Nicolas Stebbing CR (ed), Anglican Religious Life: A well-kept secret? (Dublin: Dominican Publications, 2003).
Columba Stewart, Prayer and Community: The Benedictine Tradition (London: Darton, Longman and Todd, 1998).

Some links:

Alton Abbey, Hampshire.
Edgware Abbey, London.
Saint Benedict’s Priory, Salisbury, Wiltshire.
Holy Cross Convent, Costock, Leicestershire.
Mucknell Abbey, near Worcester.
Saint Hilda’s Priory, Whitby.
Saint Mary’s Abbey, Malling, Kent.
Anglican Cistercians.

Franciscan religious communities within the Anglican Communion.
Society of Saint Francis.
The Third Order of Saint Francis

More information on the TV series The Monastery.


Liturgy 6.2: Traditions of prayer (2): seminar, readings on Reformation prayer.

Next weekend 3, 4-6 November 2016

7.1, The development of the liturgical year and the daily office;

7.2, Seminar: ‘Word’ and ‘Sacrament’ expressed in music and the arts.

8.1, Baptism and Eucharist (3) the contemporary life and mission of the Church. Worship and inculturation.
8.2, The theology and rites of ordination; Rites of passage (e.g., Marriages, Funerals).

(Revd Canon Professor) Patrick Comerford is Lecturer in Anglicanism, Liturgy and Church History, the Church of Ireland Theological Institute. These notes were prepared in advance of a telephone conference on 19 October 2016 with part-time students as part of the MTh module TH 8824: Liturgy, Worship and Spirituality

A walk by the Barrow in Carlow at
one of Ireland’s oldest rowing clubs

By the banks of the River Barrow at Carlow Rowing Club … one of the oldest rowing clubs in Ireland (Photograph: Patrick Comerford, 2016)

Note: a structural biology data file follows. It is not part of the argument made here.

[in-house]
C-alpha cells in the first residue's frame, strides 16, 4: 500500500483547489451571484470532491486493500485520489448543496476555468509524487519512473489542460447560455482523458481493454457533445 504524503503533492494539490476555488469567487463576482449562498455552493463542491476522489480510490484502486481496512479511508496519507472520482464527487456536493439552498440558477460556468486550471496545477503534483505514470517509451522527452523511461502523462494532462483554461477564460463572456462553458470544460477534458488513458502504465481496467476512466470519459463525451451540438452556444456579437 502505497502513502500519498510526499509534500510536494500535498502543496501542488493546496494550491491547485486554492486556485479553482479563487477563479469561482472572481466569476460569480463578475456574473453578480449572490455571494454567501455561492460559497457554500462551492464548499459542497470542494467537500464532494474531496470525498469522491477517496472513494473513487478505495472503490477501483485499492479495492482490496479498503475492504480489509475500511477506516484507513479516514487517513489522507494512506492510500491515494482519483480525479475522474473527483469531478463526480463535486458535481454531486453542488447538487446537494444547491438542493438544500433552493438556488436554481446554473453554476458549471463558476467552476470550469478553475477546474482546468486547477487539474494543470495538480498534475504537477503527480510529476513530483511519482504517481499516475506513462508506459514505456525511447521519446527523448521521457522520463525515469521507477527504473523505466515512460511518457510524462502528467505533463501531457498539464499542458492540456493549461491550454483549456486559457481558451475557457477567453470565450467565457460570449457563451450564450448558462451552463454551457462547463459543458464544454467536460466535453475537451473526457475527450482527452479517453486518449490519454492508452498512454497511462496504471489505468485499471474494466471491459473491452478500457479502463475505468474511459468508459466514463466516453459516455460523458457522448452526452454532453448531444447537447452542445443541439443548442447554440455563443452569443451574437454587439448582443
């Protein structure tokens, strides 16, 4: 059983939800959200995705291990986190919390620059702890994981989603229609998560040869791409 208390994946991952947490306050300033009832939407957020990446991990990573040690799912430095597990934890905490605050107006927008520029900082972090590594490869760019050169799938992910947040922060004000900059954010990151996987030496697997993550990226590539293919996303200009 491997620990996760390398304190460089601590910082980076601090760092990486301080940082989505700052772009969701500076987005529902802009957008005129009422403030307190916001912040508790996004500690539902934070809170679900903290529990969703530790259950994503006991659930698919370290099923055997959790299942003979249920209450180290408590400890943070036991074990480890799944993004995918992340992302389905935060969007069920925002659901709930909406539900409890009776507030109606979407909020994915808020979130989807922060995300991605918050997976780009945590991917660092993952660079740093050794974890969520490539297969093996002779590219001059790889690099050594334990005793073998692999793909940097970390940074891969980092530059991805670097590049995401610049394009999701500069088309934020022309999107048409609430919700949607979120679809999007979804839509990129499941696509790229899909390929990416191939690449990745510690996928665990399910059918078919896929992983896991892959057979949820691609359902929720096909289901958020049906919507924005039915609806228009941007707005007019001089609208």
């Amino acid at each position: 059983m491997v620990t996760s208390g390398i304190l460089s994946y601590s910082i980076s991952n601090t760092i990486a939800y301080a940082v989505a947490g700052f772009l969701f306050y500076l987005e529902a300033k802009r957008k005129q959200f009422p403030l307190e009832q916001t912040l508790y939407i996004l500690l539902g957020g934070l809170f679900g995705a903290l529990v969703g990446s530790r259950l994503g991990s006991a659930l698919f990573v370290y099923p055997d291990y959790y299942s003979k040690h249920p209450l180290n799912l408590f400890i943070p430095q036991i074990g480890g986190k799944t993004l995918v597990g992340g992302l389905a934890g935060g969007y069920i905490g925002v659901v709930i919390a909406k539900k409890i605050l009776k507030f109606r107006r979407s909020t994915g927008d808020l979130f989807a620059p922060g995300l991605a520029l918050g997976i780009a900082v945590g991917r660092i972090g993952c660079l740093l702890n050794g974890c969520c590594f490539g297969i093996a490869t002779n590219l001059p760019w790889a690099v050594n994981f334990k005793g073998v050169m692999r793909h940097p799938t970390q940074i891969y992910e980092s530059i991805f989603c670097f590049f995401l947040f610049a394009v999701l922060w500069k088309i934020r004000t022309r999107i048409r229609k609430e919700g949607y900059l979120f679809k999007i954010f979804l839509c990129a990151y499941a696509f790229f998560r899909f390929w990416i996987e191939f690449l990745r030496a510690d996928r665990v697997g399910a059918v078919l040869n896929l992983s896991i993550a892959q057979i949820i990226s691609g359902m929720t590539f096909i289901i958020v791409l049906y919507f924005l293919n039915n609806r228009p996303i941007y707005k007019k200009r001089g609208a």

Patrick Comerford

During my visit to Carlow on Saturday [15 October 2016], I spent a few hours in the afternoon walking the banks of the River Barrow at Braganza, by the Wellington Bridge that links Carlow and Graiguecullen, and by Carlow Rowing Club at The Quay.

This is one of the oldest rowing clubs in Ireland, dating back to at least 1859. Carlow’s national oarsmen include Jimmy O’Neill, Niall O’Brien and Michael Nolan, who have represented Ireland at World Championships and international regattas. The River Barrow provided an excellent venue for a rowing club, but races and regattas had taken place in private boathouses long before the rowing club was established.

The Barrow is Ireland’s second longest river, with a length of 192 km. It is one of the ‘Three Sisters,’ along with Suir and the Nore. The source of the river is at Glenbarrow in the Slieve Bloom Mountains in Co Laois, and from there on its way to the sea in Waterford, the Barrow passes through Portarlington, Monasterevin, Athy, Carlow and Graiguecullen, Bagenalstown, Graiguenamanagh and New Ross.

The river forms a natural border on its right bank between Co Laois and Co Carlow and the Co Kilkenny and Co Waterford and, on its left bank between Co Carlow and Co Wexford. It is a major part of Ireland’s inland waterways network, providing an inland link between the port of Waterford and the Grand Canal, which in turn connects Dublin to the River Shannon.

There are three sections to the navigation: the tidal River Barrow, with 88 km of tidal river navigation; the non-tidal river navigation featuring 23 locks, continuing 66 km inland from the tidal limit at St Mullin’s to Athy; and the Barrow Line of the Grand Canal connecting to the river at Athy and continuing northwards for a further 45 km with nine locks, connecting to the mainline of the Grand Canal at Lowtown.